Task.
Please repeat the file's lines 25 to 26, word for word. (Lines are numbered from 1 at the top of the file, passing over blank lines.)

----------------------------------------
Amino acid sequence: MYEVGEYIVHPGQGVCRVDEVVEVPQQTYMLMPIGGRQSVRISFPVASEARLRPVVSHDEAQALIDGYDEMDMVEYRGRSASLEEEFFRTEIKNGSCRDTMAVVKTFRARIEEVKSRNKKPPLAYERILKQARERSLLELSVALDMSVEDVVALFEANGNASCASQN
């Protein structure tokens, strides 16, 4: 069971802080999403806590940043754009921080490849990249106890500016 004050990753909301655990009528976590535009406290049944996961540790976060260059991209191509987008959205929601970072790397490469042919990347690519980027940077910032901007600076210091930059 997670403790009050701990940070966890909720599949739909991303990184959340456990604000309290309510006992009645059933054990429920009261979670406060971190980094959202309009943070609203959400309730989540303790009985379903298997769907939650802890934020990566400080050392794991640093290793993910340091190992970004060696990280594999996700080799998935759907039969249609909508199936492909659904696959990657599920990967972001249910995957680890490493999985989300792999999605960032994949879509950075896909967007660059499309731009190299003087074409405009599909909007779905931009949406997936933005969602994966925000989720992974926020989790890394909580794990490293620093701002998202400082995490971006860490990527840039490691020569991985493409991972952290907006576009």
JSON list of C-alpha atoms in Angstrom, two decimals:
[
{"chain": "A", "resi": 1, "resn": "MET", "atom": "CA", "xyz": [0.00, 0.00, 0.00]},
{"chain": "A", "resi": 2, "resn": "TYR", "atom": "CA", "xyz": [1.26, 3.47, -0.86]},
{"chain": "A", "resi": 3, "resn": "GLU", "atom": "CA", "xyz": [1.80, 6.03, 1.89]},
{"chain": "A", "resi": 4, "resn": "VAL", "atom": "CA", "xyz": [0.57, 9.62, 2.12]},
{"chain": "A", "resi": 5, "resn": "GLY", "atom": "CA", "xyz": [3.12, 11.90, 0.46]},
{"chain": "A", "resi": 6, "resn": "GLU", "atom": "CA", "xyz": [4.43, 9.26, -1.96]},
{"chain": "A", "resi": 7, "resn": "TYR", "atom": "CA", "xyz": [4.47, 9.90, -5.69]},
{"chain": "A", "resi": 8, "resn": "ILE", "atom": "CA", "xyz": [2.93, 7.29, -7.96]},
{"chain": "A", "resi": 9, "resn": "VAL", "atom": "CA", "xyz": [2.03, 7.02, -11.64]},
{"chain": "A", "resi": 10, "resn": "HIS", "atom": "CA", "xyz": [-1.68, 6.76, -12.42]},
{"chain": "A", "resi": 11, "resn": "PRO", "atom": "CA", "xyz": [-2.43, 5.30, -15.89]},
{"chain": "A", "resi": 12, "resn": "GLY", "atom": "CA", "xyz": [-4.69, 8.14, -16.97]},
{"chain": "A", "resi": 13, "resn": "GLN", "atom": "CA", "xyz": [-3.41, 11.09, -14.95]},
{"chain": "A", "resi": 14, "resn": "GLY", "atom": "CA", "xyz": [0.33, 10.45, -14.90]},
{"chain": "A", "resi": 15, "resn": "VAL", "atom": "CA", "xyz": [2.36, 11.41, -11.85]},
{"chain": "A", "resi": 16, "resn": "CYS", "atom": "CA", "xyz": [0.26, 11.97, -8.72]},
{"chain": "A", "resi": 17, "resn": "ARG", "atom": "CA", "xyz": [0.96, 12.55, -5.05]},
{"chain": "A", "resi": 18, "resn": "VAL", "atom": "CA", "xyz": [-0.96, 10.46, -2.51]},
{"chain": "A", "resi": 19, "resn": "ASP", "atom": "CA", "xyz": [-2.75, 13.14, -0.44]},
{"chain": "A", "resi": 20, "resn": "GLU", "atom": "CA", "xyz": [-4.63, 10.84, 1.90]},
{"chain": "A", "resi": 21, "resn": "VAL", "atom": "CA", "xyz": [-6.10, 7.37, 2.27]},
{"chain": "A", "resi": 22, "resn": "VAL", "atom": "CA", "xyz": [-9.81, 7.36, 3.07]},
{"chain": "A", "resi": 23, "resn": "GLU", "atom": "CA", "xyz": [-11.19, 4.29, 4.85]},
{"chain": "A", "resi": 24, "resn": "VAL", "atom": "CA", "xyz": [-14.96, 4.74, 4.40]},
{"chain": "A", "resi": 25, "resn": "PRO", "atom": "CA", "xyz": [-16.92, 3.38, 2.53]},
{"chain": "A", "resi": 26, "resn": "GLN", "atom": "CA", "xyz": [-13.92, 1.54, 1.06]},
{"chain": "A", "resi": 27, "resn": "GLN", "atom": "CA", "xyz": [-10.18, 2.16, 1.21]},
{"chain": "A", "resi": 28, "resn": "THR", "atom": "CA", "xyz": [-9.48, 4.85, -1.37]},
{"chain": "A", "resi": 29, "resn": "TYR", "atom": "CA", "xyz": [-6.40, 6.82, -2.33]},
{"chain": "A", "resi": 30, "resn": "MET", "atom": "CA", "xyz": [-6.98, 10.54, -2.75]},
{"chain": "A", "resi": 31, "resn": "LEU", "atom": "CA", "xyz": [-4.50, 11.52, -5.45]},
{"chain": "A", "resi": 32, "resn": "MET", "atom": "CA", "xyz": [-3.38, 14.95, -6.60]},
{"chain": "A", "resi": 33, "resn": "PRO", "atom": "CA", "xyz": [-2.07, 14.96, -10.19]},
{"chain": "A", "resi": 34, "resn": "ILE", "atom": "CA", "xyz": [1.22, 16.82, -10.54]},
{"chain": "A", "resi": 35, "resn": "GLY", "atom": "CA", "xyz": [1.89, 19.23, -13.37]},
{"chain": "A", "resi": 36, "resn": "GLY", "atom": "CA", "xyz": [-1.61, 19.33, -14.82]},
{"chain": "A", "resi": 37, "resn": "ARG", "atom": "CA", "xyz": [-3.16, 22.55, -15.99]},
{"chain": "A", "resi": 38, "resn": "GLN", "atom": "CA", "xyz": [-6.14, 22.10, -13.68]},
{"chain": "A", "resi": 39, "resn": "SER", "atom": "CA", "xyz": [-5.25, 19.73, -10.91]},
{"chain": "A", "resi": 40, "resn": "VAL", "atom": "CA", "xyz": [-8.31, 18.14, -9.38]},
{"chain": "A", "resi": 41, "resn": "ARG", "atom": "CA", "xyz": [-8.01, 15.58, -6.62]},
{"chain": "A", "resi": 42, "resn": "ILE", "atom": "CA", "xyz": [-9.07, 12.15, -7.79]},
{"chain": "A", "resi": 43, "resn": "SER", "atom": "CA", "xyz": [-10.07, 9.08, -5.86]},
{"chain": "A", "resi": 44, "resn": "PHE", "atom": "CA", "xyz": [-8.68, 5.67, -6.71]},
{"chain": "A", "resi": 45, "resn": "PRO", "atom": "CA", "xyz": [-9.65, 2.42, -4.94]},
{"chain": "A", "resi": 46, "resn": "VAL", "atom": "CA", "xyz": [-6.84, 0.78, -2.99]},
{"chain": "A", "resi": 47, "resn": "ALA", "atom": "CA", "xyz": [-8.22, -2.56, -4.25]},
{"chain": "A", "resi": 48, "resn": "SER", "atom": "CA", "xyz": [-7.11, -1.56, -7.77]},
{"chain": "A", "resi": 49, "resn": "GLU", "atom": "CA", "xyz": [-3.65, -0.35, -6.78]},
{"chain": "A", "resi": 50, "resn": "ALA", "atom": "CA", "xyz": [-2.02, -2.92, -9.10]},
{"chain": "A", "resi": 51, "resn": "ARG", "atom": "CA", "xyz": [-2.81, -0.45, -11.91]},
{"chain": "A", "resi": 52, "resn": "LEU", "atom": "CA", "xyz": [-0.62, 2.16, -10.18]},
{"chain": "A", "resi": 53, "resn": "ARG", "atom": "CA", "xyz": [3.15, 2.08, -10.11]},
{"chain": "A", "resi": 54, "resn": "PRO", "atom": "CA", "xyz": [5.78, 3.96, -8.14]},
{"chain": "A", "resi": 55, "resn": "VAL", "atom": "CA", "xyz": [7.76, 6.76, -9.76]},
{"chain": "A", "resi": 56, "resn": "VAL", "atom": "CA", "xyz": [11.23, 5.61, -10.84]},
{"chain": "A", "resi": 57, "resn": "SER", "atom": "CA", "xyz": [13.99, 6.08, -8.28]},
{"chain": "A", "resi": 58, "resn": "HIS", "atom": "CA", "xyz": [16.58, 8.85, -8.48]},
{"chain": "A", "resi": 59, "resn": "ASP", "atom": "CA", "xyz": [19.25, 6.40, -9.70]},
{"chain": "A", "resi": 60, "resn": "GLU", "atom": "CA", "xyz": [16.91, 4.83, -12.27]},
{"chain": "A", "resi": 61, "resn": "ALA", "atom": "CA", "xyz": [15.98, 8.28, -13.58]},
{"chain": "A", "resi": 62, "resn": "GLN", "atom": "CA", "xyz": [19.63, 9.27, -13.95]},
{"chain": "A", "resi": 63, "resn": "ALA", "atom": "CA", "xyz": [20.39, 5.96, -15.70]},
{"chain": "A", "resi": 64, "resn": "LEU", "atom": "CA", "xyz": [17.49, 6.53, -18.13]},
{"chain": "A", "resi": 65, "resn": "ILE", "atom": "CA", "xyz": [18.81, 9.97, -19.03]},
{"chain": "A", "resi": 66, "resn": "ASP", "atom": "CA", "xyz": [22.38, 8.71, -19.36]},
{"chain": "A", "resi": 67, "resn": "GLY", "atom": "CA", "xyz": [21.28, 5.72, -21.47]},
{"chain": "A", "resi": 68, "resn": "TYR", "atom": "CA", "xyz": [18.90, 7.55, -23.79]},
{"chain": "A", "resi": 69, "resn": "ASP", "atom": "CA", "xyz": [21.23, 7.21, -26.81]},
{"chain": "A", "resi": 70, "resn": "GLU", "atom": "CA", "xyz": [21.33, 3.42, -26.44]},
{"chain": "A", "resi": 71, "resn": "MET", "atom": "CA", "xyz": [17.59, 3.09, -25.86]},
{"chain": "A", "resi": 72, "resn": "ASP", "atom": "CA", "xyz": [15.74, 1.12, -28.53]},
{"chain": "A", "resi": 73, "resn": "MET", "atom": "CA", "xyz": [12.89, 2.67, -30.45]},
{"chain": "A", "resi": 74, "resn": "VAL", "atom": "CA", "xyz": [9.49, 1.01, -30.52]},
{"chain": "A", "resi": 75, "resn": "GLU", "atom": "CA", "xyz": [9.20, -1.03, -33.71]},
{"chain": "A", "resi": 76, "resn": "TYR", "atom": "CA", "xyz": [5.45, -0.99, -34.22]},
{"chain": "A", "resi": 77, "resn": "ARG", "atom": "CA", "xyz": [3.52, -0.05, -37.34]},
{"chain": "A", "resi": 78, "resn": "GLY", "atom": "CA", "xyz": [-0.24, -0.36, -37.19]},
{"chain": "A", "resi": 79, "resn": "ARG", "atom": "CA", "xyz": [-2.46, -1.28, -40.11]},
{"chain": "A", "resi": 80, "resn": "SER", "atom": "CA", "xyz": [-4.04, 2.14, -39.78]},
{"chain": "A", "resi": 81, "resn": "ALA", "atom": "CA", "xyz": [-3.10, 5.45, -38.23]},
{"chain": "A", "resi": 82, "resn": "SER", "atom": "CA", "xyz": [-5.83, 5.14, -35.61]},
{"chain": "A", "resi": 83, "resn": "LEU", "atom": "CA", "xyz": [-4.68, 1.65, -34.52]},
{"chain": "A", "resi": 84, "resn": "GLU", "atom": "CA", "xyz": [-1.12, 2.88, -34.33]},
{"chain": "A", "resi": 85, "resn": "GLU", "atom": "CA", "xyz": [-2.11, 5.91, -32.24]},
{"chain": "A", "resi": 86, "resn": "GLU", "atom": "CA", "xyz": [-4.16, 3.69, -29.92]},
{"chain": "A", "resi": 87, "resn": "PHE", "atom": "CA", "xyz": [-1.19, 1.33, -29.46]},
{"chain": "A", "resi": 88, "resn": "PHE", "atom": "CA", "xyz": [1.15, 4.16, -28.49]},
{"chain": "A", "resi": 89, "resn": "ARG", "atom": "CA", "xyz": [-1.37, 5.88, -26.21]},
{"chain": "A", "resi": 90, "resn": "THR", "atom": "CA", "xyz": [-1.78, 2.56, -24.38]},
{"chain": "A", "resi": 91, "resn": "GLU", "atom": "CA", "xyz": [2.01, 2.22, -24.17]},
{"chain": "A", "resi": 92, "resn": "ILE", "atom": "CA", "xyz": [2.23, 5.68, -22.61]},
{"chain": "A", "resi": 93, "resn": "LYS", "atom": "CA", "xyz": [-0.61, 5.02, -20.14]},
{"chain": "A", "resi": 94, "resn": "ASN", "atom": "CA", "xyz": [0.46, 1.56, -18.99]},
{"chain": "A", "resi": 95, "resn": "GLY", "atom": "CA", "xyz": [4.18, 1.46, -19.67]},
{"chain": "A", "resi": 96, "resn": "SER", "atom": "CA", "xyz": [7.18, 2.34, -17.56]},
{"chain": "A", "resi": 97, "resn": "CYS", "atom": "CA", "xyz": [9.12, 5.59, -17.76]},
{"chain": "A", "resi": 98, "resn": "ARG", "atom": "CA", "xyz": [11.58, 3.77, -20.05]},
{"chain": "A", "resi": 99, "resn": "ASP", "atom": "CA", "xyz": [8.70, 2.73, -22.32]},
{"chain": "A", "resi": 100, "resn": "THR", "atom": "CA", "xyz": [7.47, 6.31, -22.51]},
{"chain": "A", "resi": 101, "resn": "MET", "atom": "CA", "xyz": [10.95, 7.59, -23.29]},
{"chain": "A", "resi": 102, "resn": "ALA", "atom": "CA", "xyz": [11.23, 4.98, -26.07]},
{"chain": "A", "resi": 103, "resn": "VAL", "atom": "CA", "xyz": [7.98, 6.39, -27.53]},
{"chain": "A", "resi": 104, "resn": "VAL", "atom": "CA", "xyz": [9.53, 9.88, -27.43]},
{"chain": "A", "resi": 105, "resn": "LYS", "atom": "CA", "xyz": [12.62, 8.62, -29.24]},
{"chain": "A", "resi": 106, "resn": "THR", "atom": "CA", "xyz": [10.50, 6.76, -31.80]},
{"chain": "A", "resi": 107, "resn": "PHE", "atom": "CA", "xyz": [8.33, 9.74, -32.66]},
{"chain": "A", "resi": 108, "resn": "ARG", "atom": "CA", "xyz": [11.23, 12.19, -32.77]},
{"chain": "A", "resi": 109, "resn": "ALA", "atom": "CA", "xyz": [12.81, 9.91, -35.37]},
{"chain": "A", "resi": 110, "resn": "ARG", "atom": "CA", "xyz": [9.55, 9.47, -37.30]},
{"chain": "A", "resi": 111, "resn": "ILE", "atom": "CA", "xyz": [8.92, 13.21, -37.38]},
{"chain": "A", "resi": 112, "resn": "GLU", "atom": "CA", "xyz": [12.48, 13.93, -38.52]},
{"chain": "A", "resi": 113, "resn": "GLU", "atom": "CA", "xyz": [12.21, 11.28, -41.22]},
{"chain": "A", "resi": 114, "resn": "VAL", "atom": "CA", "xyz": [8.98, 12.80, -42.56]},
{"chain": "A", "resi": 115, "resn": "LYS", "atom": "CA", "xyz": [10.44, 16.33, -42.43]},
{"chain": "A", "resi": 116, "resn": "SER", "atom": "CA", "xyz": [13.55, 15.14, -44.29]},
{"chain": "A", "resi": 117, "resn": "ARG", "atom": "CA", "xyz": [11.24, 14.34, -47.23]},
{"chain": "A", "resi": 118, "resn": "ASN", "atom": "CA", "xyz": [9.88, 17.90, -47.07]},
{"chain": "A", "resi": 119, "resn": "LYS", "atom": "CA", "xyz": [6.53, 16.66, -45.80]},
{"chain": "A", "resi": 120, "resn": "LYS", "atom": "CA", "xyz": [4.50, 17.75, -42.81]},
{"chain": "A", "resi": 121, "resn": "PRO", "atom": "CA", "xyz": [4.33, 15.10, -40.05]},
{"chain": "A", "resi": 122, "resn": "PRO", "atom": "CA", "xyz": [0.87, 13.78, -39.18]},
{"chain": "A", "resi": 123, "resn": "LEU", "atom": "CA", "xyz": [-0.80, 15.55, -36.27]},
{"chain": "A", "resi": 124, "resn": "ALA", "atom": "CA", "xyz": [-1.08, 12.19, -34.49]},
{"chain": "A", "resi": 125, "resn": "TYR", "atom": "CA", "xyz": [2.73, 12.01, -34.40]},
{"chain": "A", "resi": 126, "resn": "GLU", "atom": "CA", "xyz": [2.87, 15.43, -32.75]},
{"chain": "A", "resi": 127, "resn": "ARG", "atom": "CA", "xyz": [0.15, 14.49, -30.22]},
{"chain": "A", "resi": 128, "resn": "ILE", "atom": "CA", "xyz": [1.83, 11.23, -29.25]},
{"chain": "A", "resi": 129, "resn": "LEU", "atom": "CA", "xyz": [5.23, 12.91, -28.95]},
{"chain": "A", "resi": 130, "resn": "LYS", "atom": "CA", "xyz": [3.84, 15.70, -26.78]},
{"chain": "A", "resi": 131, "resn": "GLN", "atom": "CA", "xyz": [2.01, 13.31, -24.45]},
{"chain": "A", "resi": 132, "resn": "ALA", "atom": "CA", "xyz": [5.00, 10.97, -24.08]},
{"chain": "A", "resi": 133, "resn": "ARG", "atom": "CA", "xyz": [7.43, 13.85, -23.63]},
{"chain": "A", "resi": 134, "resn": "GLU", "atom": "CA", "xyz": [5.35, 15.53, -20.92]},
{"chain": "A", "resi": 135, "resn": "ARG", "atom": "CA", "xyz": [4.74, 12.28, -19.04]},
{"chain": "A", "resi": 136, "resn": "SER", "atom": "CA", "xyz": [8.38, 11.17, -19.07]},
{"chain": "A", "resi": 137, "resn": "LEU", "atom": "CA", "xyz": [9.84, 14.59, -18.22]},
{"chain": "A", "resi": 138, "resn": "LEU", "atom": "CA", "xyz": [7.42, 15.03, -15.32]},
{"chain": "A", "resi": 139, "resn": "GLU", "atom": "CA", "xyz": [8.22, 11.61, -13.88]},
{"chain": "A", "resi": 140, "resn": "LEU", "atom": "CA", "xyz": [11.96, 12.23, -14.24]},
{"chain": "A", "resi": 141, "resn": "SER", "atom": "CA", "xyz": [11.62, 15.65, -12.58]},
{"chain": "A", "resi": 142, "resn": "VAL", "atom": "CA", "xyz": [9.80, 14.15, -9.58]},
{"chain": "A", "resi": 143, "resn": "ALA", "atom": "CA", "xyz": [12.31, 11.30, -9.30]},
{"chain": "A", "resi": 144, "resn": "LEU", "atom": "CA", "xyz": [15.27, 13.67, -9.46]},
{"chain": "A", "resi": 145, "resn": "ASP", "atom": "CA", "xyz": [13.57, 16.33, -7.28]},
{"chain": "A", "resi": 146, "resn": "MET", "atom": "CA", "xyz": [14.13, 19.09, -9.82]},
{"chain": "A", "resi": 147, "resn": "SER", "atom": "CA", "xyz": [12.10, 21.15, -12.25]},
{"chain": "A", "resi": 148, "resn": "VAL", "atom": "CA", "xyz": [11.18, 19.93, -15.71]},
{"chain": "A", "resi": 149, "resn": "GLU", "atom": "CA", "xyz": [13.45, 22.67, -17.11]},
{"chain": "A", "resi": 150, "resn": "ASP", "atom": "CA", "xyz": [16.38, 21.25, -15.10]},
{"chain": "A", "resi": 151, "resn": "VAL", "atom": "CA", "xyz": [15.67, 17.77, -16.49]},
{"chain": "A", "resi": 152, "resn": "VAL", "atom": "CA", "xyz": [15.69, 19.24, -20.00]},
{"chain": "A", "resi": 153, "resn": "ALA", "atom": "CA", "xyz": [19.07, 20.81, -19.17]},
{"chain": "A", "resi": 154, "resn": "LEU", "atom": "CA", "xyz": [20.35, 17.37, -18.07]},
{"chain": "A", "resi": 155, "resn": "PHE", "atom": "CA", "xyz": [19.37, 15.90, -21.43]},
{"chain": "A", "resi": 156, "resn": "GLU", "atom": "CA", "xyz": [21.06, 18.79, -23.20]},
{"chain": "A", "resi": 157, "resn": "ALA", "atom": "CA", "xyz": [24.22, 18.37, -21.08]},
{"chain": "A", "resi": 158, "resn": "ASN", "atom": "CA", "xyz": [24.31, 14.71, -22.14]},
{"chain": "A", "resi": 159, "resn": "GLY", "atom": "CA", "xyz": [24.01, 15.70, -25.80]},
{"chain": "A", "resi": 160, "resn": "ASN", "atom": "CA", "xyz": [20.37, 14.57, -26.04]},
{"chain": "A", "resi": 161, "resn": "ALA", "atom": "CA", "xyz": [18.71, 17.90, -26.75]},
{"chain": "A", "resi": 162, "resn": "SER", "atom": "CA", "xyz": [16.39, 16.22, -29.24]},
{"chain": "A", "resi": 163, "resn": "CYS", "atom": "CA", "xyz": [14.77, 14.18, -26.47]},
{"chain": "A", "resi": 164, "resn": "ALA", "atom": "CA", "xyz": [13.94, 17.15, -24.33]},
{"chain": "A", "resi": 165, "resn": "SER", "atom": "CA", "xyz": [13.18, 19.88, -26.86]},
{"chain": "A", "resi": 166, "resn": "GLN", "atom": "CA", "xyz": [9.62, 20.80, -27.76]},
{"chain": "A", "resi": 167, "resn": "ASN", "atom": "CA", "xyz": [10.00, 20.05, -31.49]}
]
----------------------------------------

{"chain": "A", "resi": 21, "resn": "VAL", "atom": "CA", "xyz": [-6.10, 7.37, 2.27]},
{"chain": "A", "resi": 22, "resn": "VAL", "atom": "CA", "xyz": [-9.81, 7.36, 3.07]},